is a blog about design, technology and culture written by Khoi Vinh, and has been more or less continuously published since December 2000 in New York City. Khoi is currently Vice President of User Experience at Wildcard and co-founder of Kidpost. Previously, Khoi was co-founder and CEO of Mixel (acquired by Etsy, Inc.), Design Director of The New York Times Online, and co-founder of the design studio Behavior, LLC. He is the author of “Ordering Disorder: Grid Principles for Web Design,” and was named one of Fast Company’s “fifty most influential designers in America.” Khoi lives in Crown Heights, Brooklyn with his wife and three children. You can reach him through one of the services below.+
The New York City Campaign Finance Board sends out a voter guide in advance of every election, and after I get it in the mail, I usually put it on a table and tell myself a little white lie about how I’ll read it well before the polls open on Election Day. But I never do, partly because, in the past, those guides have been dryly designed and uninviting — they don’t exactly promise a page-turning experience.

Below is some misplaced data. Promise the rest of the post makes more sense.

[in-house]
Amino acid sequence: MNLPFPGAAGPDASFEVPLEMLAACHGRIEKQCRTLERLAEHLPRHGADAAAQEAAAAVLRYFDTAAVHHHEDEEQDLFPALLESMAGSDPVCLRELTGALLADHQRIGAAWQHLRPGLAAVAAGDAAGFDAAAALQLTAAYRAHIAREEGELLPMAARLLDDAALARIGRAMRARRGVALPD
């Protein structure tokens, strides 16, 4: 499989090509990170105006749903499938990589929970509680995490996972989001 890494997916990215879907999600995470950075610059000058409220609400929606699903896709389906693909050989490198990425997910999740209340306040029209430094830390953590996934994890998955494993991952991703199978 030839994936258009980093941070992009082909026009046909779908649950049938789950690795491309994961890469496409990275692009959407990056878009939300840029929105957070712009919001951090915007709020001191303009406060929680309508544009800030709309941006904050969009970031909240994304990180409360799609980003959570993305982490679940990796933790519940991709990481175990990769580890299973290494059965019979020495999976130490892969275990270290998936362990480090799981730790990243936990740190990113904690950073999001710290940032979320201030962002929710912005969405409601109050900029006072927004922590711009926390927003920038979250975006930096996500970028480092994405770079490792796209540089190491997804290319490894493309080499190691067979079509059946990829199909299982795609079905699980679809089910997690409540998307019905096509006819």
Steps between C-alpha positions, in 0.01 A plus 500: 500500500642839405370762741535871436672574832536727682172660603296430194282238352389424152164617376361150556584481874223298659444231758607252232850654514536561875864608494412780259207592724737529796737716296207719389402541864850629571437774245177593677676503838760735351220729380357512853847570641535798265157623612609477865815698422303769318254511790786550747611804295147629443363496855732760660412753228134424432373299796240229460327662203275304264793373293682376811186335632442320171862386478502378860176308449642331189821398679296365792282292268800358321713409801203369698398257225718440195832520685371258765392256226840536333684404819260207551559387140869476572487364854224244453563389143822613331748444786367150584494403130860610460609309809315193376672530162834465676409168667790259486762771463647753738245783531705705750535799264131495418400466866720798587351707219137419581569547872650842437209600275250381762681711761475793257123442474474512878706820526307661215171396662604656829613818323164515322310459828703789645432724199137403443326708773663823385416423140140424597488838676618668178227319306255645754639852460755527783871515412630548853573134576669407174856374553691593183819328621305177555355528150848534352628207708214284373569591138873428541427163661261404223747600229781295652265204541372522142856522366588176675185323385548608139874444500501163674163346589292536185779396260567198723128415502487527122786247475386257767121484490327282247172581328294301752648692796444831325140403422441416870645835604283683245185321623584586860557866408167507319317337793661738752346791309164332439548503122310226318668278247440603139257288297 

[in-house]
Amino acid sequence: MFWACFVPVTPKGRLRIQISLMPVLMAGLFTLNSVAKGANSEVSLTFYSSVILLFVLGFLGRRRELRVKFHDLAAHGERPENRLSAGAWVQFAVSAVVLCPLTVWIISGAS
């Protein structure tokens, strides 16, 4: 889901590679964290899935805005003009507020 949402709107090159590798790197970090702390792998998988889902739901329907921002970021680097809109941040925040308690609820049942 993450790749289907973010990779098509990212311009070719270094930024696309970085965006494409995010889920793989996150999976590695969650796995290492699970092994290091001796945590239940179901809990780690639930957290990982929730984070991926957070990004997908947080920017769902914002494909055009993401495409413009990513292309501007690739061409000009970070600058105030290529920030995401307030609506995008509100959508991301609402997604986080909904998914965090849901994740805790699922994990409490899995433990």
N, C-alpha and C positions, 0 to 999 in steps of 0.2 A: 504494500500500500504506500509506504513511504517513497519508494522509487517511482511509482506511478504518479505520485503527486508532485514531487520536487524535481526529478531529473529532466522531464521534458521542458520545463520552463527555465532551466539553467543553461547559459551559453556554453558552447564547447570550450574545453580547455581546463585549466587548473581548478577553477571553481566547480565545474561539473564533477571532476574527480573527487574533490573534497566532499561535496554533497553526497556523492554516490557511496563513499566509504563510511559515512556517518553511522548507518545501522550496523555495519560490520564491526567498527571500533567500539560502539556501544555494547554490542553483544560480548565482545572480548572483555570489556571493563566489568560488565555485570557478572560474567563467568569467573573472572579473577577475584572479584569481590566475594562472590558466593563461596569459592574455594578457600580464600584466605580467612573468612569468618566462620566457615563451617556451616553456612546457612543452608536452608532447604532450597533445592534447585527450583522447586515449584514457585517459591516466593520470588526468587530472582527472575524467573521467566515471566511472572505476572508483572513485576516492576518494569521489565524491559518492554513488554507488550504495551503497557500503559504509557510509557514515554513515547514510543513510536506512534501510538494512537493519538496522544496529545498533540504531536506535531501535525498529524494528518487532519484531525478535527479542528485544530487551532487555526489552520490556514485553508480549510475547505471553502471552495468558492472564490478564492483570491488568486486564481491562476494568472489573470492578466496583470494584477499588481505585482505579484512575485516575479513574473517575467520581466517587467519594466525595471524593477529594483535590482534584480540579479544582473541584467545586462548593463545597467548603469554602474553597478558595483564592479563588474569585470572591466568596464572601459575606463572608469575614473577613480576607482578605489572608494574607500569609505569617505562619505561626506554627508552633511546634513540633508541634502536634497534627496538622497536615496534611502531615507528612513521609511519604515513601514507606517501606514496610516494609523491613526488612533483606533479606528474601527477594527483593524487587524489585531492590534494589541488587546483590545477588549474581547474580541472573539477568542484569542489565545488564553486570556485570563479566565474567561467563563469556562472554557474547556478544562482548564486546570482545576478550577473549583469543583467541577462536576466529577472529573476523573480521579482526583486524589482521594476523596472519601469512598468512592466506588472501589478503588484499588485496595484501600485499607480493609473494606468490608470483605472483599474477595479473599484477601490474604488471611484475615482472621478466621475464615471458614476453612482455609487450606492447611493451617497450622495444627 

For this year’s primary (coming up on 13 Sep), the board tried something different — actually injecting a bit of engagement into the design. You can get a sense of the look at the NYCCB’s new approach at the Web site, which isn’t a bad representation of the printed guide at all, but it pretty much just looks like a regular Web site.
Big and Beautiful
To really see the new thinking in effect, you need to get your hands on the printed piece: it’s an unexpectedly inviting, tabloid-sized, full-color affair. It looks more like some kind of catalog for an expensive collegiate program than a voter’s guide, surely. And while not a ground-breaking specimen of graphic design, it’s still shockingly bold for its context, with huge, silhouetted images and relatively adventurous typography. I guess the highest compliment I can pay to the designers is that it actually made me sit down and page through it, and then actually read it.
This guide is actually a great example of how design can have a positive and material impact in substantial arenas of real life — there’s a marked difference in not just the visual appeal but also the fundamental usefulness of the content of this year’s voter guide. I have to hand it to the NYCCFB; this is probably the most meaningful bit of design I’ve seen all year long.+